Invite the plantain to your next meal. It will be like having the banana's exotic cousin as a houseguest. At first you might be a little unsure about the whole arrangement, but after a meal together you'll wonder why you worried. The plantain is actually like a perfect houseguest. It likes to be left alone; it cooks with almost no fuss or extra ingredients; it's versatile enough to be dessert or a side dish, and, within reason, the older it gets the sweeter it becomes (unlike a houseguest).
Plantains are a starchy kind of banana, and as such they're perfect for cooking. They're like the Granny Smith apples of the banana world. The every-day banana we slice on cereal or pack with lunch is considered a dessert banana.
Until last week I'd always cooked with green plantains. My only plantain recipe was for tostones, which are something in between French fries and banana chips. I don't make them very often because I do my best to deep fry as infrequently as possible; too much oil and t too much mess.
I bought a plantain on a whim. Then I exercised patience. Before making Warm Buttered Plantains I had to let it sit on my counter and ripen to a nearly black and slightly smaller ready-to-cook piece of fruit. Unlike a standard banana, a ripe plantain is still starchy and pretty firm. After I peeled the plantain I cut it into one-inch pieces. Then I flattened the pieces, which took a surprisingly firm smack with a meat mallet. The bottom of a glass will also do the job.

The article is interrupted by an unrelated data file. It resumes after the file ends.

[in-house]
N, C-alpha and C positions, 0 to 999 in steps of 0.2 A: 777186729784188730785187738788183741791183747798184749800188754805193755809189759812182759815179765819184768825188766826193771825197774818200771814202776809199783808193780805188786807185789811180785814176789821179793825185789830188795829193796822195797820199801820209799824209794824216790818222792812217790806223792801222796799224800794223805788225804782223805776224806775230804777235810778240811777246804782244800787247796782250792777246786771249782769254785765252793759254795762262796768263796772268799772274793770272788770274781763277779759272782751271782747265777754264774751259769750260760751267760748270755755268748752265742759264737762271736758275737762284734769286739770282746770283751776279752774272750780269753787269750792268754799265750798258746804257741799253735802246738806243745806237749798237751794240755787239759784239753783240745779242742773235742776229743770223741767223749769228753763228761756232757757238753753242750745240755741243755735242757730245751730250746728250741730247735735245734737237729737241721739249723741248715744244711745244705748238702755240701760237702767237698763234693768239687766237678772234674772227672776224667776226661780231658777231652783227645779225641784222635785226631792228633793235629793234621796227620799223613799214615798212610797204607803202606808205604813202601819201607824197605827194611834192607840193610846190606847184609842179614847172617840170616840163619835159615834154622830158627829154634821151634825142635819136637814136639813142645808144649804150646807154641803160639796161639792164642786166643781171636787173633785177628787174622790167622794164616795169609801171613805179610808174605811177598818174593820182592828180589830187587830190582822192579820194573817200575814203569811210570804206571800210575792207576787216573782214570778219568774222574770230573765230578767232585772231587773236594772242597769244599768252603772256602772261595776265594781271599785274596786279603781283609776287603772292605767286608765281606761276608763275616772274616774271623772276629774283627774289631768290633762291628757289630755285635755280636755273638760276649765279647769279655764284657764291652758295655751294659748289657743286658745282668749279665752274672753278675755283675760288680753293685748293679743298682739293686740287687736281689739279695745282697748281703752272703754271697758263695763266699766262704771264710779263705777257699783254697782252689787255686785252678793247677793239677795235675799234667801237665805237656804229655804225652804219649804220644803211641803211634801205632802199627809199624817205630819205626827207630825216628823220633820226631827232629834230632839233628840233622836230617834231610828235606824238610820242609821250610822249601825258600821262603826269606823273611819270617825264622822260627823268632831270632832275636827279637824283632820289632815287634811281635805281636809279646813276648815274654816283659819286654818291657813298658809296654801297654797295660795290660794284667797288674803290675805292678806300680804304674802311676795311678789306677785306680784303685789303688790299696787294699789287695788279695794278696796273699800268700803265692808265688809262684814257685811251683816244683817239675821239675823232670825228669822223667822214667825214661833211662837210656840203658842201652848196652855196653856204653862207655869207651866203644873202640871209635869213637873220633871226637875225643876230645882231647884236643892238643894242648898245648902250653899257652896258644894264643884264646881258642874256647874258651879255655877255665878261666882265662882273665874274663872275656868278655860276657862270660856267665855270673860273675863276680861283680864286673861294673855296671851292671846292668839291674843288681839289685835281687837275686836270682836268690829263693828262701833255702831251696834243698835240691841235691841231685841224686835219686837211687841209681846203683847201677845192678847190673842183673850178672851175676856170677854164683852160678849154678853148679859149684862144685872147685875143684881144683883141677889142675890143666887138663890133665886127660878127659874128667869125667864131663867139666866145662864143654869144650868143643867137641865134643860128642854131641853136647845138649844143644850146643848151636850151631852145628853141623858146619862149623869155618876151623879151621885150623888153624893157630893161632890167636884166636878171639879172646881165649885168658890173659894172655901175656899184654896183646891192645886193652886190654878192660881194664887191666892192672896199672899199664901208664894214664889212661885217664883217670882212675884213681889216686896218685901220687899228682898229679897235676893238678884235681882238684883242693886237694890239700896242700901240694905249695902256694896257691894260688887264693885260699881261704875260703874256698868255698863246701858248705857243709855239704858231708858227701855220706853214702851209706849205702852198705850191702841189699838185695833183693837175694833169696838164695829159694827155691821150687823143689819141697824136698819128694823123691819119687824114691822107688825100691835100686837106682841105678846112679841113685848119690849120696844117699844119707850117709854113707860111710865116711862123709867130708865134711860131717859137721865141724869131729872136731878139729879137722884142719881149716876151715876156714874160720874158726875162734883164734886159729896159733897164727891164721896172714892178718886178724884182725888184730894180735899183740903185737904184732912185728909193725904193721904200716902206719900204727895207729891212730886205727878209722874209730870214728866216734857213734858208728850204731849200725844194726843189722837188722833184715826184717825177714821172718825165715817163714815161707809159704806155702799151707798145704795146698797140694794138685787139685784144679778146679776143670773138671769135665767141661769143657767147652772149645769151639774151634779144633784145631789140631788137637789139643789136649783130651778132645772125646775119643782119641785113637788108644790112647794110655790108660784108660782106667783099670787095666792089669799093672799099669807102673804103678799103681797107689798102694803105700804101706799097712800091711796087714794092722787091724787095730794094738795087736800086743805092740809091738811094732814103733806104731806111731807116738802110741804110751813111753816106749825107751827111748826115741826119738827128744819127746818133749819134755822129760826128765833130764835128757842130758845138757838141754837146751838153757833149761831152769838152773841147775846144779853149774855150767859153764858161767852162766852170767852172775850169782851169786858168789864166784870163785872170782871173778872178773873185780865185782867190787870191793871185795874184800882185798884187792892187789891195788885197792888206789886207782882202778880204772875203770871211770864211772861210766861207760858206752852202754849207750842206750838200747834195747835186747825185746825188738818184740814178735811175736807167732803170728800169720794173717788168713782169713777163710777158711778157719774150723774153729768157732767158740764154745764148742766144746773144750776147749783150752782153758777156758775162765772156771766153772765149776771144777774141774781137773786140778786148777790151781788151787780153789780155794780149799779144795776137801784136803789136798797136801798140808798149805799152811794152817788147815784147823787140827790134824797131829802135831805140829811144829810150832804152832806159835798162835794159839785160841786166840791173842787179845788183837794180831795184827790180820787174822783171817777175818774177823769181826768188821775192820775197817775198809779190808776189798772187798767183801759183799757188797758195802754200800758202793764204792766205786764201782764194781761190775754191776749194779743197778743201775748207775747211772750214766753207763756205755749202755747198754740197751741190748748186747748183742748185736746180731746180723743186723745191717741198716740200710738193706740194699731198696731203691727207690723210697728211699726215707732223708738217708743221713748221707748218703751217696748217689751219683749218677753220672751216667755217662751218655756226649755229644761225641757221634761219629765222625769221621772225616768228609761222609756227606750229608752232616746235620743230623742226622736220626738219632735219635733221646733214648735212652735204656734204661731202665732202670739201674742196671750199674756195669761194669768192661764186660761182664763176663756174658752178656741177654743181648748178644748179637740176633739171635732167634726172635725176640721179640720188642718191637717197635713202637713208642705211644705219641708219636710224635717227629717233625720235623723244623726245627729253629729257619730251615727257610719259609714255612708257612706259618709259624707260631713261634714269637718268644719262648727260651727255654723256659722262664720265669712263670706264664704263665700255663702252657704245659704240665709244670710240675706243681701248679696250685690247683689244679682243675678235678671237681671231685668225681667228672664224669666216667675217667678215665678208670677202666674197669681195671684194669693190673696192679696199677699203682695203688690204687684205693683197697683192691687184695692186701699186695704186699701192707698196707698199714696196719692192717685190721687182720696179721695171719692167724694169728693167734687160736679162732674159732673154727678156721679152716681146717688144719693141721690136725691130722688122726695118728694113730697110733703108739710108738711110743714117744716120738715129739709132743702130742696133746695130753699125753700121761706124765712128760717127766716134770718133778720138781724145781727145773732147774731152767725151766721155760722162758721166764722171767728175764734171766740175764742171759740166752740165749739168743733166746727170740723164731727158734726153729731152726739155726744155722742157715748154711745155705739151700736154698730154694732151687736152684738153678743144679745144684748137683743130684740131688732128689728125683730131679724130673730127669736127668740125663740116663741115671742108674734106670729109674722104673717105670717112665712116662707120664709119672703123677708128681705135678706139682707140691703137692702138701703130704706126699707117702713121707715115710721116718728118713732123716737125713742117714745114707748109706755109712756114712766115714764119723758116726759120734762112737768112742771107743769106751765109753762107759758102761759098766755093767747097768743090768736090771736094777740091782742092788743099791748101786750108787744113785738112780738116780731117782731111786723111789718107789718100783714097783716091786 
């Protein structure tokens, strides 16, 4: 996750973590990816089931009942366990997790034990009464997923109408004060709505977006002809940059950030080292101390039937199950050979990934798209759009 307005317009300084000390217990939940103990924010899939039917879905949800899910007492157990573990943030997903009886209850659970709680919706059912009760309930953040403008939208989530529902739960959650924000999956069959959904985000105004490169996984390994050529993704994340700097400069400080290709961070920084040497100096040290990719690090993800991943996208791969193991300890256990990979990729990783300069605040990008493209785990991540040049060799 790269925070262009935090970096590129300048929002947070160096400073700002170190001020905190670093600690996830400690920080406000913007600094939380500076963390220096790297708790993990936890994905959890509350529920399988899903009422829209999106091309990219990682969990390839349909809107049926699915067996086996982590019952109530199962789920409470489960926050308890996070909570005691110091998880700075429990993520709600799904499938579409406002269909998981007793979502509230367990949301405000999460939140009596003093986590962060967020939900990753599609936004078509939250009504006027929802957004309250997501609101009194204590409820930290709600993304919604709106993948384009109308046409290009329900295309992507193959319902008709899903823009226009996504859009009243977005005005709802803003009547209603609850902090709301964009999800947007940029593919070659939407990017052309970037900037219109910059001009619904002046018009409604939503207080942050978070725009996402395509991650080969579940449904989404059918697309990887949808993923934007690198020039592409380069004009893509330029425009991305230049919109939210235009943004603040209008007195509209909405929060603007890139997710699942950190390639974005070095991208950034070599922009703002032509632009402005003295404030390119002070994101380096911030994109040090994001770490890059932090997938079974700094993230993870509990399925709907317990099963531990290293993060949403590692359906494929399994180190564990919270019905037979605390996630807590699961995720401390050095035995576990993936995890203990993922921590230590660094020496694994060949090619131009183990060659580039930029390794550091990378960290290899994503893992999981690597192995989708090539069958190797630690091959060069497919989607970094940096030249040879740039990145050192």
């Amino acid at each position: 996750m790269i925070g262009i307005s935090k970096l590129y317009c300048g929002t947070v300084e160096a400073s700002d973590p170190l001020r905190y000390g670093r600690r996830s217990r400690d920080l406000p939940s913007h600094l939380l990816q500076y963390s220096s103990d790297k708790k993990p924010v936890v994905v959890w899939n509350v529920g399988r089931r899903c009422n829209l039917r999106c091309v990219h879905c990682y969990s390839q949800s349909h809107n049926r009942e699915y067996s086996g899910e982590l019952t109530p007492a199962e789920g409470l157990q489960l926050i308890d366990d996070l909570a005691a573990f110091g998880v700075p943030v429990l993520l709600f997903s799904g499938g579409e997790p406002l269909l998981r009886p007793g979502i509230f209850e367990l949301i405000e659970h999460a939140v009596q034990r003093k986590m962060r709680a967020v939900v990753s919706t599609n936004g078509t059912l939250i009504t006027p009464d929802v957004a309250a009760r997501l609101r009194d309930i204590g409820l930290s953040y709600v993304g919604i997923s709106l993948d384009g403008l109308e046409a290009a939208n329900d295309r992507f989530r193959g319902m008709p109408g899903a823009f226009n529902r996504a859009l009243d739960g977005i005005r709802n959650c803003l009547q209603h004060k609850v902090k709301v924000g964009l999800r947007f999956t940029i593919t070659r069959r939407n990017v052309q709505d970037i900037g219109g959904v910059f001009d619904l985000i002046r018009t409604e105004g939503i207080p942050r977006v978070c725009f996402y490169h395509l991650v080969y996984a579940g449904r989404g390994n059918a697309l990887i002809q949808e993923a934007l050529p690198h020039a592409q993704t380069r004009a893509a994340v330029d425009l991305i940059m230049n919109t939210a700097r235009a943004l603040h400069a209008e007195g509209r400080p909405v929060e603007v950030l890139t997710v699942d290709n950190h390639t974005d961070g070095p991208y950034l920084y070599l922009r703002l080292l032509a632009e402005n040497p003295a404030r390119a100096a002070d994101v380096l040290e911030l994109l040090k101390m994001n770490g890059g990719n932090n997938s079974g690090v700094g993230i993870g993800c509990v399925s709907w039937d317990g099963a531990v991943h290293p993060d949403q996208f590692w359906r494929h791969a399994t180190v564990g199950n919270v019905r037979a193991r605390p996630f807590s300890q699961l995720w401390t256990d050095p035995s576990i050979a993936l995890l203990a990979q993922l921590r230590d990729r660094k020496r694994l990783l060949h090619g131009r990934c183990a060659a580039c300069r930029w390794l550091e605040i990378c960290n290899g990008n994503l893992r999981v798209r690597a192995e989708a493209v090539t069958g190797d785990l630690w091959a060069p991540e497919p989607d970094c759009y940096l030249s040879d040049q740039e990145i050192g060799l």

I sprinkled the smashed pieces with a little salt, and heated a skillet. I cooked them in butter, and just like pancakes a not-to-hot medium heat will keep the plantains from burning. They cook faster on the second side, again, just like pancakes. The goal is to cook the plantains until they are browned and crispy on the outside and creamy and soft inside. It takes only five to six minutes to cook them on both sides.
I squeezed some lime juice on the warm cooked plantains and woofed them down. They tasted just like a banana - one that's sweet, salty, buttery, crispy and creamy. Five minutes after I took the photo of the finished plantain there was nothing left. Again, like a perfect guest, there was also not much mess to clean up when the plantain was gone.
Andy Broder is the chef/owner of AndyFood, A Culinary Studio.
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